David Kajganich and Soo Hugh tell TheWrap the historical horror is ”encouraging and rewarding“ fans for digging up Easter eggs.
AMC’s new drama “The Terror” is a series that was constructed for you to pull apart.
Seriously, co-showrunners David Kajganich and Soo Hugh told the TheWrap they want nothing more than for you to “fact check” their historical horror, which has quickly caught the attention of fans and critics alike since it premiered last month.
“This show is absolutely built for that,” Kajganich told TheWrap in a recent interview. “There is a lot more going on in the show at any given moment, in any given scene, than people will realize watching it the first time. You know, things that seem completely innocuous, objects that seem completely innocuous, lines of dialogue that seem completely innocuous in the scene they happen in, become of major importance later.”
Based on Dan Simmons’ 2007 novel of the same name, the Ridley Scott-produced series is set in the Canadian Arctic in the 1800s, and is a fictionalized account of a British expedition that becomes stuck in the ice. And if that wasn’t bad enough, the crew — which includes Jared Harris as Captain Francis Crozier, Ciarán Hinds as Sir John Franklin, and Tobias Menzies as Captain James Fitzjames — was haunted by a horrifying creature.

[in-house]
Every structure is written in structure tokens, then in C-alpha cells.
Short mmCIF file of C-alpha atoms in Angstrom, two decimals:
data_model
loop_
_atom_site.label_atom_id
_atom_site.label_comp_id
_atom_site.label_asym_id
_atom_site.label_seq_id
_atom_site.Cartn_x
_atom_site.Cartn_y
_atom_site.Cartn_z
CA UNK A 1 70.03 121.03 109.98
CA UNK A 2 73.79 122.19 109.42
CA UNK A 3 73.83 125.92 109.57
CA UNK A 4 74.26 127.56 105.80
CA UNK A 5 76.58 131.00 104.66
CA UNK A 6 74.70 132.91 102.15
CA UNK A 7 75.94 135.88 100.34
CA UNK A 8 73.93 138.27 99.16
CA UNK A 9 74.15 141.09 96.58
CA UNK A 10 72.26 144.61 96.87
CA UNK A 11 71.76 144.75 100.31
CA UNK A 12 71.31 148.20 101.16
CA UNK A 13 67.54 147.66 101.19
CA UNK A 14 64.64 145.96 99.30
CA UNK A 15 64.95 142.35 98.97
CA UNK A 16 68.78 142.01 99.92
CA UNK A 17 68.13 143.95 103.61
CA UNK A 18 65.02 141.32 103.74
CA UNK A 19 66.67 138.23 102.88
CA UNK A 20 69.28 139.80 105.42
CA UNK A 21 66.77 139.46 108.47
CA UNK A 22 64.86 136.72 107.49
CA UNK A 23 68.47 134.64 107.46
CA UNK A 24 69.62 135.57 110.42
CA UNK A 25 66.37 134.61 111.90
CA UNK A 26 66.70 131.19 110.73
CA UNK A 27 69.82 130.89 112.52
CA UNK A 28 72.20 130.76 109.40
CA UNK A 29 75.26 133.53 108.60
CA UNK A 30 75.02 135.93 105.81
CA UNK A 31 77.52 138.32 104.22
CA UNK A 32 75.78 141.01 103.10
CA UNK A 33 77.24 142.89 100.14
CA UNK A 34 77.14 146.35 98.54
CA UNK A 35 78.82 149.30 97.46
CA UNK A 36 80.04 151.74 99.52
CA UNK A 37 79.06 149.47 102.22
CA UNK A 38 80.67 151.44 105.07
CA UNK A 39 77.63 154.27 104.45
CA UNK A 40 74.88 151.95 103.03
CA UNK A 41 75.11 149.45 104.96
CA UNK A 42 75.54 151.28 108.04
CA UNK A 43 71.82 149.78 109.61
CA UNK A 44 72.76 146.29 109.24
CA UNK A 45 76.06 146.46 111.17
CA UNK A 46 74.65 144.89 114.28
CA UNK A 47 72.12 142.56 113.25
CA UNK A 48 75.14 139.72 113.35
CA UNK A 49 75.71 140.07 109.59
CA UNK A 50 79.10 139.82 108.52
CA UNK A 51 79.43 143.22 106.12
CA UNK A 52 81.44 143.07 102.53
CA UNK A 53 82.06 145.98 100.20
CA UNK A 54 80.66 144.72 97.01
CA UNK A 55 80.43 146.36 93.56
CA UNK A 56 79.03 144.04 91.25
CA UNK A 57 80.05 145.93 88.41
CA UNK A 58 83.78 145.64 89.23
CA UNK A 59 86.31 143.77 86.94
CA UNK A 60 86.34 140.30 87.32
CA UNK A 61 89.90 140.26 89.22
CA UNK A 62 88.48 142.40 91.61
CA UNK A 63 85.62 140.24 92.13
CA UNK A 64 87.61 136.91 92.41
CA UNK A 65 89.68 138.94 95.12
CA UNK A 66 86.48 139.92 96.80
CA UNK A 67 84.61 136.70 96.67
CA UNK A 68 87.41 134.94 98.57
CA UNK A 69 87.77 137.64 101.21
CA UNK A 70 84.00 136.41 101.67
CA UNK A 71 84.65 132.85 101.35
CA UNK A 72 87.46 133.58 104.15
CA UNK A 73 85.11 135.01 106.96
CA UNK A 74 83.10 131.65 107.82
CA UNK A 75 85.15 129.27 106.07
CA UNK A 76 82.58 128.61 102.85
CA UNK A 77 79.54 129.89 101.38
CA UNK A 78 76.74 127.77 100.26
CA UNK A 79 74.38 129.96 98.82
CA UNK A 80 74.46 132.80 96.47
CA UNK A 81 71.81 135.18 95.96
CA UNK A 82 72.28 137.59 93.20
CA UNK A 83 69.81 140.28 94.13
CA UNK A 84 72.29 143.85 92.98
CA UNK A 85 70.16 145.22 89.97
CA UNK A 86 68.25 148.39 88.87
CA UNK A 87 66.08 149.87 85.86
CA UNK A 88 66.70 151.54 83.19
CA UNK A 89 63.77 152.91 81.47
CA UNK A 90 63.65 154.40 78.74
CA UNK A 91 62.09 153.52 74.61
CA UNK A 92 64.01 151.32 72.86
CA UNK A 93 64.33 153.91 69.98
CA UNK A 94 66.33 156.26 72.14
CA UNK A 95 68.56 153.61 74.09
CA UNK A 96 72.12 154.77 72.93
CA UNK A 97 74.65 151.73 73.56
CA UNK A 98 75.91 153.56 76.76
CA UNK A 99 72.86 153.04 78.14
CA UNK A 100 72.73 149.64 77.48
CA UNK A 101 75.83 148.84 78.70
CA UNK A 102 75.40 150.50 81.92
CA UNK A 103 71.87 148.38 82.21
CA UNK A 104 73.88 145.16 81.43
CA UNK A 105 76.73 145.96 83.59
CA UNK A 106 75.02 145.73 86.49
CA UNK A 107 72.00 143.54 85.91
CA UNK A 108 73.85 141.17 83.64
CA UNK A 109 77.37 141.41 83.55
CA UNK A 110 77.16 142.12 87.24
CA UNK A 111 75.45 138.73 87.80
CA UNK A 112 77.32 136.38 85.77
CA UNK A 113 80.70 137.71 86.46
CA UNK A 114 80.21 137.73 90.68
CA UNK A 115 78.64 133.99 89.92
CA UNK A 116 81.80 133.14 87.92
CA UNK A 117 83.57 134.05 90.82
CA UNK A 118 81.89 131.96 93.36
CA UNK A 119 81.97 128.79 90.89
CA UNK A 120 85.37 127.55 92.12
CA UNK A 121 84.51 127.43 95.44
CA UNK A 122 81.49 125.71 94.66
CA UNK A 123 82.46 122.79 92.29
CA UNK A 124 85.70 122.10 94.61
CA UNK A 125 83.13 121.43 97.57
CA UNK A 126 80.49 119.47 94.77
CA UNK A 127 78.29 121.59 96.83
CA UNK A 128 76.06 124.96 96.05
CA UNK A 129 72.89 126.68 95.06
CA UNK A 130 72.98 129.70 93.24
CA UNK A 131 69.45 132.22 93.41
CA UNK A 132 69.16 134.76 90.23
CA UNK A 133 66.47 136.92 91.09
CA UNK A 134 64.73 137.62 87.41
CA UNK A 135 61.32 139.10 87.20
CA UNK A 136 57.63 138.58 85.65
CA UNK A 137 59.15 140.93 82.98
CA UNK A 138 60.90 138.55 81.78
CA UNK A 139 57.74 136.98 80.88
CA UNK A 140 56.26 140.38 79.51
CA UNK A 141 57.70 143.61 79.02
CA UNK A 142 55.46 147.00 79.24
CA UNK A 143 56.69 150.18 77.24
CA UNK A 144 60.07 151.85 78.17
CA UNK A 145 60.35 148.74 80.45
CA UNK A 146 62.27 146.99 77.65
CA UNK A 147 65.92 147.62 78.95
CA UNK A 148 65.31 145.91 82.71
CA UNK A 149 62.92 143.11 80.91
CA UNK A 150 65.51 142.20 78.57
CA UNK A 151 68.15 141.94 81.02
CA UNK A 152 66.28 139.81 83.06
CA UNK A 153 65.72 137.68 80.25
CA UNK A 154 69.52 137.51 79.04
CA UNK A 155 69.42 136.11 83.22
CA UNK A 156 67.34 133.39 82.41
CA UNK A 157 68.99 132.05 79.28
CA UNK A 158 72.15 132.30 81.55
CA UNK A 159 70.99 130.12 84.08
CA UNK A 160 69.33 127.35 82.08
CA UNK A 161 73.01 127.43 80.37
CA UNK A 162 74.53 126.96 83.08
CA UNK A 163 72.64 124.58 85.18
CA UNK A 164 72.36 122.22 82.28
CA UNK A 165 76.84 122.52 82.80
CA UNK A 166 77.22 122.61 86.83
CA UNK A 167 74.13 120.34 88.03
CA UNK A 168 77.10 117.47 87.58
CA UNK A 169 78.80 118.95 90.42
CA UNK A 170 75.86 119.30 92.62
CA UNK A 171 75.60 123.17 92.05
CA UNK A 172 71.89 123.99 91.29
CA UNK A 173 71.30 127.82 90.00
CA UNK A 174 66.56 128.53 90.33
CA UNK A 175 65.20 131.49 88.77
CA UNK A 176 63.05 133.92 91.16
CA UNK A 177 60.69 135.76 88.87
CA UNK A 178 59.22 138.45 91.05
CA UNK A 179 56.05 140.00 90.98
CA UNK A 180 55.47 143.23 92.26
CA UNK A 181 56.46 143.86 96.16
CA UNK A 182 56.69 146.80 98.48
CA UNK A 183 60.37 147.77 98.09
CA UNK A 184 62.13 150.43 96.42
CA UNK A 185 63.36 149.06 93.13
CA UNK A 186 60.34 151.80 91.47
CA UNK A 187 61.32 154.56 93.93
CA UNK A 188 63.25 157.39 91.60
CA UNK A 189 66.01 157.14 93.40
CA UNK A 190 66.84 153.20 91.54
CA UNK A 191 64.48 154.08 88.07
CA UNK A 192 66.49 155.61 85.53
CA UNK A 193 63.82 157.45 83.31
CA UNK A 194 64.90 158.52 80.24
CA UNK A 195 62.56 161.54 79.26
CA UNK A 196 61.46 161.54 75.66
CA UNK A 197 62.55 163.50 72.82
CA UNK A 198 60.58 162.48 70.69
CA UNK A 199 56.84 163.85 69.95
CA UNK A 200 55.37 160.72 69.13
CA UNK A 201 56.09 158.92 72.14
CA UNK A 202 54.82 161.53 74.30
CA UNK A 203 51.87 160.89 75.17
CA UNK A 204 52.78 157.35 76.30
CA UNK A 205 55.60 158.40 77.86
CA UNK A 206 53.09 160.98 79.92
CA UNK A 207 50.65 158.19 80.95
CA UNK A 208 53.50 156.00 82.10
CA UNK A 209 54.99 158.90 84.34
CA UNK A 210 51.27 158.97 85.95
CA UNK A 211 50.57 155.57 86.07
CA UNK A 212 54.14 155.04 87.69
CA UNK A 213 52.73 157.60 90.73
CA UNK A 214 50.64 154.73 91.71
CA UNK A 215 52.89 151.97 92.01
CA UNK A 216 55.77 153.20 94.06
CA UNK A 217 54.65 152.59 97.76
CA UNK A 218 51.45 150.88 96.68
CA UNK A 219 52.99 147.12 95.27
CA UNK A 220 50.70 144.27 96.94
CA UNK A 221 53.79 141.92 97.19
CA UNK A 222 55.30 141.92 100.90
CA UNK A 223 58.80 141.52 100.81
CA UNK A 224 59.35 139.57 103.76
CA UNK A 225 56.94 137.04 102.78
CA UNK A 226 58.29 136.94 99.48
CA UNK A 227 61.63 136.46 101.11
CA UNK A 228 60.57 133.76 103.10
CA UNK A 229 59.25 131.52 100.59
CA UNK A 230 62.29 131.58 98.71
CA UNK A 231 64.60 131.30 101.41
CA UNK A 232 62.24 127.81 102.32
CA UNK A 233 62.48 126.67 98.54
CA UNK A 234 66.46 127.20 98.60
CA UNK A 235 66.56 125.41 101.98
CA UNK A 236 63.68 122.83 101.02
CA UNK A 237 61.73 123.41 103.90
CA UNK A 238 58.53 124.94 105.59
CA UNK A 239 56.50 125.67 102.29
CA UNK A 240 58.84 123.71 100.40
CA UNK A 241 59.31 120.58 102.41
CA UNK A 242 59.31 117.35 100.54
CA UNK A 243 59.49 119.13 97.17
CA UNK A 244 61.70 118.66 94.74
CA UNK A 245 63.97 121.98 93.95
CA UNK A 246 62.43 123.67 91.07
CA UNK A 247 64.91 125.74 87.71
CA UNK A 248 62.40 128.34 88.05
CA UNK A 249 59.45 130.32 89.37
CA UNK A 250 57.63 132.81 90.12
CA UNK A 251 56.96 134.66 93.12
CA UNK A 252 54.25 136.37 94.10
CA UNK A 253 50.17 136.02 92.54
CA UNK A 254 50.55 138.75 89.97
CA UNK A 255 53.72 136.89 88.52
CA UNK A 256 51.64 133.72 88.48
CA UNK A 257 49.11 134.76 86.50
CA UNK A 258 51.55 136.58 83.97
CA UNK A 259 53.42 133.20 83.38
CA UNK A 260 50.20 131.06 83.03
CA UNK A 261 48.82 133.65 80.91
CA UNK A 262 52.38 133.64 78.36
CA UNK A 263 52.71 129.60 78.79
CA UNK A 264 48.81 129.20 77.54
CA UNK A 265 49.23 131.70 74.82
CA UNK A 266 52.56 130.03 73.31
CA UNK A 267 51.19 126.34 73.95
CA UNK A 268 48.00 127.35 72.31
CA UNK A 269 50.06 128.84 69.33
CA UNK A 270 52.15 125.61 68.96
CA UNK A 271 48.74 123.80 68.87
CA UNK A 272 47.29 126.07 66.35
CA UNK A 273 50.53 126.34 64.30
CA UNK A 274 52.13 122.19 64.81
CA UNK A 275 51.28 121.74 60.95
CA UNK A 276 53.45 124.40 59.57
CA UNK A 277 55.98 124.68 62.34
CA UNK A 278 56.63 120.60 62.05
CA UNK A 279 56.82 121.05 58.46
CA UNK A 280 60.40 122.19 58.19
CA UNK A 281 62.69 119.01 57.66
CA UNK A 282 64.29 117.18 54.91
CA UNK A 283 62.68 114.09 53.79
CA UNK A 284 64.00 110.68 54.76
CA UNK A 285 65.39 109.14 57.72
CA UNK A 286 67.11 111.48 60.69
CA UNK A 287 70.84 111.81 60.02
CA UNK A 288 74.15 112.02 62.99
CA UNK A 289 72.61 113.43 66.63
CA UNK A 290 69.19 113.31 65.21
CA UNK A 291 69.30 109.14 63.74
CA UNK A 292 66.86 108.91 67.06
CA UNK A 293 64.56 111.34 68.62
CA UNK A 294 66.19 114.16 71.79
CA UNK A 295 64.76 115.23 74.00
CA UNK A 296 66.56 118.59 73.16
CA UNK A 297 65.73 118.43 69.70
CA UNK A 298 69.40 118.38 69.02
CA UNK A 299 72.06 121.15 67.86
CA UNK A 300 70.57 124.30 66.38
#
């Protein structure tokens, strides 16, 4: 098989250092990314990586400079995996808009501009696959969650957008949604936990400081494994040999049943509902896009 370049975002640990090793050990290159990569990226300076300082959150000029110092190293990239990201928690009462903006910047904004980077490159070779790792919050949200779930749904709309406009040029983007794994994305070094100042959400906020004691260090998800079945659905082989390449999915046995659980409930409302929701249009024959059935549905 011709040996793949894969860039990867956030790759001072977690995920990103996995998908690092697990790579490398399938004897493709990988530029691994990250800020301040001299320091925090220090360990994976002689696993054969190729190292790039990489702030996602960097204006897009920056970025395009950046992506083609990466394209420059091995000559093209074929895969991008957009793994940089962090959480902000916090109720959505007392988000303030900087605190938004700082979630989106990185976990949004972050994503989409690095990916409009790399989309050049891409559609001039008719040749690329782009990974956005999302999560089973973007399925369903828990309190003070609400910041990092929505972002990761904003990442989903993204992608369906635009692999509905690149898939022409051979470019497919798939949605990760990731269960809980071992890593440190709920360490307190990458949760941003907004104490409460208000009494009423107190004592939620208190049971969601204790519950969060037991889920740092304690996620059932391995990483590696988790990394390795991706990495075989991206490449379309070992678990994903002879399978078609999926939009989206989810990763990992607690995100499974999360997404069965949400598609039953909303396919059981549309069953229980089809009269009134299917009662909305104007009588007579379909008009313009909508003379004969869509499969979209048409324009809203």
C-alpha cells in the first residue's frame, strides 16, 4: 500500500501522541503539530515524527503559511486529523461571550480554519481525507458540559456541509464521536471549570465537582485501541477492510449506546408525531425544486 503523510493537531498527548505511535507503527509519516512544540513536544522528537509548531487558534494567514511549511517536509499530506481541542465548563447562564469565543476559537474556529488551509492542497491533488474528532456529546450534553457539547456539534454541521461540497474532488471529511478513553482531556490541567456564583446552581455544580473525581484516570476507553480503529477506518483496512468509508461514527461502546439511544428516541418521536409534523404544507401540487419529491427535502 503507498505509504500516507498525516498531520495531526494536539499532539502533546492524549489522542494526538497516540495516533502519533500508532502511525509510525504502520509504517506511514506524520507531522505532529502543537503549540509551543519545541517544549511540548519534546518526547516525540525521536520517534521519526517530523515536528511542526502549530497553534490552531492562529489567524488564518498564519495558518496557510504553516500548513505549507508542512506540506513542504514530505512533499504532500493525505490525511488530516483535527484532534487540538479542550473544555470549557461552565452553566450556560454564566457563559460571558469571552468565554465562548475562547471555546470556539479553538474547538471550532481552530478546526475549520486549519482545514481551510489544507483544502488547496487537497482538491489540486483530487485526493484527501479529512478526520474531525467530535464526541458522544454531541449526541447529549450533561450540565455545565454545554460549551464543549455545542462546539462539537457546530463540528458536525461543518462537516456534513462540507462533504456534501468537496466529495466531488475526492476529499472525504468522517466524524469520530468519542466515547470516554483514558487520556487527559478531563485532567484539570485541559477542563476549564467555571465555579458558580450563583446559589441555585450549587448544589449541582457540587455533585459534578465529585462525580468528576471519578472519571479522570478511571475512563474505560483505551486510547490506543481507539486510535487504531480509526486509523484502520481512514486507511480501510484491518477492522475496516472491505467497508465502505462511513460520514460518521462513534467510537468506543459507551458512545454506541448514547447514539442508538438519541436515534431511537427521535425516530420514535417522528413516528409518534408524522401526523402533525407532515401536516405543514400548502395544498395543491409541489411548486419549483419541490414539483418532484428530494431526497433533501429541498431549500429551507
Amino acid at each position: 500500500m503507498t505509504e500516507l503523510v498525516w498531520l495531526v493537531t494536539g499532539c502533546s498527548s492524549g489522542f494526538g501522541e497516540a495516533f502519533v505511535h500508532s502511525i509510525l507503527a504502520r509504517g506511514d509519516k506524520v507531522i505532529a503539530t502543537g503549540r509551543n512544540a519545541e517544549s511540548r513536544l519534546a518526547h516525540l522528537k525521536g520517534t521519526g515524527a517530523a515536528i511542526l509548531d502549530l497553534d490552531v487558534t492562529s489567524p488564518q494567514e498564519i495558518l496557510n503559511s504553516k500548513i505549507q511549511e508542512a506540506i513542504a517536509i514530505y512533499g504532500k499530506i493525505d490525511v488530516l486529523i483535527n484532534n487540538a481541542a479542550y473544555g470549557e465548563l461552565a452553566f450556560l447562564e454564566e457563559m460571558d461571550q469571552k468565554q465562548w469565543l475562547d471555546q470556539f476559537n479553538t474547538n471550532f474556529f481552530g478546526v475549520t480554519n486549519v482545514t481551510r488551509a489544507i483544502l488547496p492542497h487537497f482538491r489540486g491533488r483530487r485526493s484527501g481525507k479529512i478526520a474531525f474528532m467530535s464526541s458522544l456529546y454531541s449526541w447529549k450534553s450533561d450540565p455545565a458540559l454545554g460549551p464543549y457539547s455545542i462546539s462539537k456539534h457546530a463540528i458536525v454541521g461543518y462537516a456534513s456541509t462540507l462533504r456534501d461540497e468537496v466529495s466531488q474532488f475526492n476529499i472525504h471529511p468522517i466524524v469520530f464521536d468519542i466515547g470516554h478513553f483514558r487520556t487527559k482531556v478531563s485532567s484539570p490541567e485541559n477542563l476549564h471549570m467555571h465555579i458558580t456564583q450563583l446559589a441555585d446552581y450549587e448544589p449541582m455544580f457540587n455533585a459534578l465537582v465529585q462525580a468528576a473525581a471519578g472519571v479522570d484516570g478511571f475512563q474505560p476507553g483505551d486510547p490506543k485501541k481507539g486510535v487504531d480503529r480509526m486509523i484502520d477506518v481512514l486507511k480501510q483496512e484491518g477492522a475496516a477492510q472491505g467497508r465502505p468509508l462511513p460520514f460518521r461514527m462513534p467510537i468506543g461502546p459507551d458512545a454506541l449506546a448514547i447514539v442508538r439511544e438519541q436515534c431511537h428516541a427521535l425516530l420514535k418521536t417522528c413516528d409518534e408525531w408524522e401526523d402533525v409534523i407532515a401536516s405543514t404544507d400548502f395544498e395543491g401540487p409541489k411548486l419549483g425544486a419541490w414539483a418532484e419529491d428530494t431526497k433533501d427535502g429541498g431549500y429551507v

Because “The Terror” can be placed in both the historical and supernatural categories, Kajganich and Hugh want viewers to go forth and theorize.
“There are people who are starting to pick up on that,” Kajganich said. “And also people who are starting to pick up on the fact that the show has a very strange sense of humor, and that it is OK to laugh at the show at times. So the people who are starting to tune into those elements of the show are really starting to already realize that the show is inviting them to do that. And the show is encouraging and rewarding them for doing that. So, yeah, every time I look online, I’m hoping for one more comment or post or tweet that is picking the show apart — because we want people to. There is so much there to dig into. So we’re just thrilled when people do it.”
“It’s also been nice to see the fans dig into the real life history element, which for Dave and I, just tells you that history is fascinating,” Hugh added. “And so just to see the ripple effect on social media and with various news outlets, people saying, ‘Wait, what really happened? I want to go back and start googling about the expedition. I’m going to read this book, I’m going to read this book’ — that’s great.”
“‘Cause not only do we want fanboys and fangirls to look at all the hidden Easter eggs in our show, but we also want them to dive back and go back to the historical narrative. ‘Cause fact check that — please!” she said, laughing. “We love that kind of stuff.”
This interview was originally published by The Wrap. It has been reposted here for posterity.